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Meet Your Makers

Meet Your Makers: Matt D'Arcy

Banjoman's head of production on stepping up for bigger jobs, what is takes to be a good producer and the satisfaction in well laid plans coming together

Meet Your Makers: Matt D'Arcy

Matt D’Arcy is an award winning producer and partner at Dublins Banjoman. As head of production, Matt represents seven directors to produce advertising, film, TV and other media. A former professional rugby player with Munster Rugby, Matts MO is to create a warm, collaborative, team like atmosphere across all parts of the process, from pitch to delivery.


LBB> What first attracted you to production - and has it been an industry you’ve always worked on or did you come to it from another area?

Matt> I worked in an advertising agency before making the switch to Banjoman years ago so I wasn’t a million miles away from production. I am a people person and relationships are at the heart of producing so that attracted me to it - I also enjoy the satisfaction of a well laid plan coming to life.


LBB> What was your first role in the production world and how did this experience influence how you think about production and how you grew your career?

Matt> I have worked with Banjoman from day one, in the early days I would do everything on a production from making coffees to all of the EP / managerial stuff. I learned to appreciate every role on a production and the importance of creating the right atmosphere on set - we are all about having a good time while making the best work possible.


LBB> How did you learn to be a producer?

Matt> It was very much a sink or swim situation, learn on every job and get better with each production. I surrounded myself with experienced HODs and wasn’t afraid to ask for advice, I probably took “there are no silly questions” to the extreme! Researching and building relationships also helped me to learn the ropes.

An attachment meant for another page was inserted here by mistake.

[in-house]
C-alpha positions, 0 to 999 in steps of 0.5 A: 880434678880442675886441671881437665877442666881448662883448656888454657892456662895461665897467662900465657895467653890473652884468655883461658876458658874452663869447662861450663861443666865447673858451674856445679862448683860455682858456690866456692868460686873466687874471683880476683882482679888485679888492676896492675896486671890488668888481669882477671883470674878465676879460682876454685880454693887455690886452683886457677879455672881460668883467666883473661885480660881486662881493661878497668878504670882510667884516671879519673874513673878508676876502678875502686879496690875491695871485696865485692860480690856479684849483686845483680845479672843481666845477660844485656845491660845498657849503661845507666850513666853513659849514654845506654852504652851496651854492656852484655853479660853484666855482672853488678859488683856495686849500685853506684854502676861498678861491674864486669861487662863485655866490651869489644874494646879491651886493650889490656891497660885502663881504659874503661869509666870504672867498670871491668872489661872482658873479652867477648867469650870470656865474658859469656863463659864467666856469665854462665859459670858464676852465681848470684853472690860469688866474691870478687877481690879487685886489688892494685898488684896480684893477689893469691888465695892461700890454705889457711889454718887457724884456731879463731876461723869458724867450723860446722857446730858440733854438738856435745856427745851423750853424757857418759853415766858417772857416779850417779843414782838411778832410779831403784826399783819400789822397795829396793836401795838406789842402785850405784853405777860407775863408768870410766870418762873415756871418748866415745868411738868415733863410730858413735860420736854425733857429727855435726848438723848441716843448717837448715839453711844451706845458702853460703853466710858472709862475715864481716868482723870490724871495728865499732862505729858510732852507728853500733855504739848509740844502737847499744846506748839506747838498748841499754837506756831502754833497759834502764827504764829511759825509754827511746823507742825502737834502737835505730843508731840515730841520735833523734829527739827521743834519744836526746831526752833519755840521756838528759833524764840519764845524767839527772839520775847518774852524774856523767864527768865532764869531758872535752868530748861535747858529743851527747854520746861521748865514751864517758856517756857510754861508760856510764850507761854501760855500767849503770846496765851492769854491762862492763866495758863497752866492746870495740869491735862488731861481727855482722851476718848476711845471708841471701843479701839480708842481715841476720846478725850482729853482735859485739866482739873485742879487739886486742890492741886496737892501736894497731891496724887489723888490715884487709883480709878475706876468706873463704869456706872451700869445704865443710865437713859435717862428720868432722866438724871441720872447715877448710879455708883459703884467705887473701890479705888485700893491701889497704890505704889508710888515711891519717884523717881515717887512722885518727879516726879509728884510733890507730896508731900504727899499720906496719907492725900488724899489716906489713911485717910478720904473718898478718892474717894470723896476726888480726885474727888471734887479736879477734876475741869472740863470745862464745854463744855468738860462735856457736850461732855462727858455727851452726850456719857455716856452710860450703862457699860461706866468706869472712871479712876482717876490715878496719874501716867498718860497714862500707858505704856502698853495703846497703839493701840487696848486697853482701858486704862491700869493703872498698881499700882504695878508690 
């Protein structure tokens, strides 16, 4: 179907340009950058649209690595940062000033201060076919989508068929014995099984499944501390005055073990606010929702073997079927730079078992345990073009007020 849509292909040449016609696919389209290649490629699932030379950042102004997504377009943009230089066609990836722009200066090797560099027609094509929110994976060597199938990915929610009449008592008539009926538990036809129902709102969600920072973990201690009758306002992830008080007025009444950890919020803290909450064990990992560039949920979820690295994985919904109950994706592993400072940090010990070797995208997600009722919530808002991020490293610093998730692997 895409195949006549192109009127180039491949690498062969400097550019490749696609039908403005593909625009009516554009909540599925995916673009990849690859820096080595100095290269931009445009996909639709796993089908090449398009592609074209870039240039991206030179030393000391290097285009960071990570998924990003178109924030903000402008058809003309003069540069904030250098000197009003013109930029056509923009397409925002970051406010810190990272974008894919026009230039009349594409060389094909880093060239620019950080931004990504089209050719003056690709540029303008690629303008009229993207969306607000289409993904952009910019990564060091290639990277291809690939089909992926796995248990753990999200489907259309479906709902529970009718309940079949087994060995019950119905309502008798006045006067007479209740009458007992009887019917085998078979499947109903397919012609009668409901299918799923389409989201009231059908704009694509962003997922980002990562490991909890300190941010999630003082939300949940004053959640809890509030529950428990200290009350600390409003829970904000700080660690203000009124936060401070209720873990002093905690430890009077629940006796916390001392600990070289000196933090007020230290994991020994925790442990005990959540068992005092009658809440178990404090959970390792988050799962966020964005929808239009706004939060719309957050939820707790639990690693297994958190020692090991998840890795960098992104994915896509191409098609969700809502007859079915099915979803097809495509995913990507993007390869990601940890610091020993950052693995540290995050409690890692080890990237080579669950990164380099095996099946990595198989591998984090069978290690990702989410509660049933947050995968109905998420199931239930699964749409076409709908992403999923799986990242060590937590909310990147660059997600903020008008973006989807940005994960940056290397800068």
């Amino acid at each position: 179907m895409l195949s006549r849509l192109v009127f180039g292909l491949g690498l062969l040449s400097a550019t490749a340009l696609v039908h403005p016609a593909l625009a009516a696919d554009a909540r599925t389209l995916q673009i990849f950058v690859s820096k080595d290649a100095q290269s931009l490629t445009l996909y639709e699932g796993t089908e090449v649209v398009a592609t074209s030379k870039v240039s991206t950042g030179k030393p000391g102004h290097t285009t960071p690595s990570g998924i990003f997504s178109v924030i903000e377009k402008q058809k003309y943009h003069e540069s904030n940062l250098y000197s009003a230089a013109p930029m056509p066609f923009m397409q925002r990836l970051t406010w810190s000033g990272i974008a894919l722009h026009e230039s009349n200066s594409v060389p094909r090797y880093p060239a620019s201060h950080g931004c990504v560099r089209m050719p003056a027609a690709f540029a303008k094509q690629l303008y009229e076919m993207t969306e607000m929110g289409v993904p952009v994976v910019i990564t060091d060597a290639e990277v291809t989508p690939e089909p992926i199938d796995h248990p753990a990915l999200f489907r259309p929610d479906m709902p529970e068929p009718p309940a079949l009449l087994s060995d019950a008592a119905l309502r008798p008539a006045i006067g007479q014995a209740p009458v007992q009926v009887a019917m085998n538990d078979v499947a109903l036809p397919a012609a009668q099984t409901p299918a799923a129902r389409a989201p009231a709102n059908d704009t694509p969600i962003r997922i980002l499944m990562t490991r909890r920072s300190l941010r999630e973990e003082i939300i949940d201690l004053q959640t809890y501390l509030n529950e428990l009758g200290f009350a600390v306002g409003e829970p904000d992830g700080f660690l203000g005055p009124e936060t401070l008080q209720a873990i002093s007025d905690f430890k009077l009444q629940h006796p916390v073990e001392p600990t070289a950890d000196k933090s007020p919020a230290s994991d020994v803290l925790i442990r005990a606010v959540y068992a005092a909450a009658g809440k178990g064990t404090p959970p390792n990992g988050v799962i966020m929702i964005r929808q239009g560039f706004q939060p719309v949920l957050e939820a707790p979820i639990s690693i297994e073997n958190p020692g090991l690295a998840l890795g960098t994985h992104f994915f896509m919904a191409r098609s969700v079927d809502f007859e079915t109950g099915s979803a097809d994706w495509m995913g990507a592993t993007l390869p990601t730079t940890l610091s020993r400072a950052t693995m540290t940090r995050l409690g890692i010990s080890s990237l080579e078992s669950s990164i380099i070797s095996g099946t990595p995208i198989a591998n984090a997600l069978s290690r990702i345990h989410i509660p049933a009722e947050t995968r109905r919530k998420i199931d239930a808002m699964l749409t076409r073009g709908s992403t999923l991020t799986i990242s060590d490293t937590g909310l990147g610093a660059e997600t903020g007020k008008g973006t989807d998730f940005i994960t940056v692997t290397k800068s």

LBB> Looking back to the beginning of your career, can you tell us about a production you were involved in where you really had to dig deep and that really helped you to grow as a producer?

Matt> I produced a Nissan commercial with In the Company of Huskies creative agency which was really challenging and a little daunting at the time, it was a bigger scale production than we had done before and a huge brand so the pressure was on. Thankfully it went really well and the commercial ended up winning a few awards including a Grand Prix so we must have done a few things right! That production gave me the little lift in confidence and belief I needed to step up for bigger jobs to come.


LBB> A good producer should be able to produce for any medium, from film to events to digital experience. Do you agree or disagree with this statement? Why/why not?

Matt> I would tend to agree, I think the skillset for producing applies to most productions/events. Although each can be very different, I think the basics of producing remain the same. A good producer would play to their strengths for any event, film or commercial and also surround themselves with the right people most suited to the type of project.


LBB> What’s your favourite thing about production and why?

Matt> I love being on set (especially after a couple of hours when a shoot is up and running smoothly). It is great to see everything come together, to have everyone together enjoying themselves and creating something great. The sense of anticipation and excitement trying something new or different on set is brilliant.


LBB> How has production changed since you started your career?

Matt> From a personal perspective the productions have gotten a lot bigger, more interesting and challenging. I’m not sure the industry has changed too much since I’ve started apart from the recent Covid implications with remote working/shooting.


LBB> And what has stayed the same?

Matt> The early starts and long days! 


LBB> What do you think is the key to being an effective producer - and is it something that’s innate or something that can be learned?

Matt> Relationship management is key, it’s so important to meet new people in the industry and to continue building on existing relationships. Making sure you create the best atmosphere for everyone to work to the best of their ability. I think the best producers are a certain type of person, having said that there are lots of different styles of producing so certain aspects of producing can be learned. Maybe the most important parts are innate though?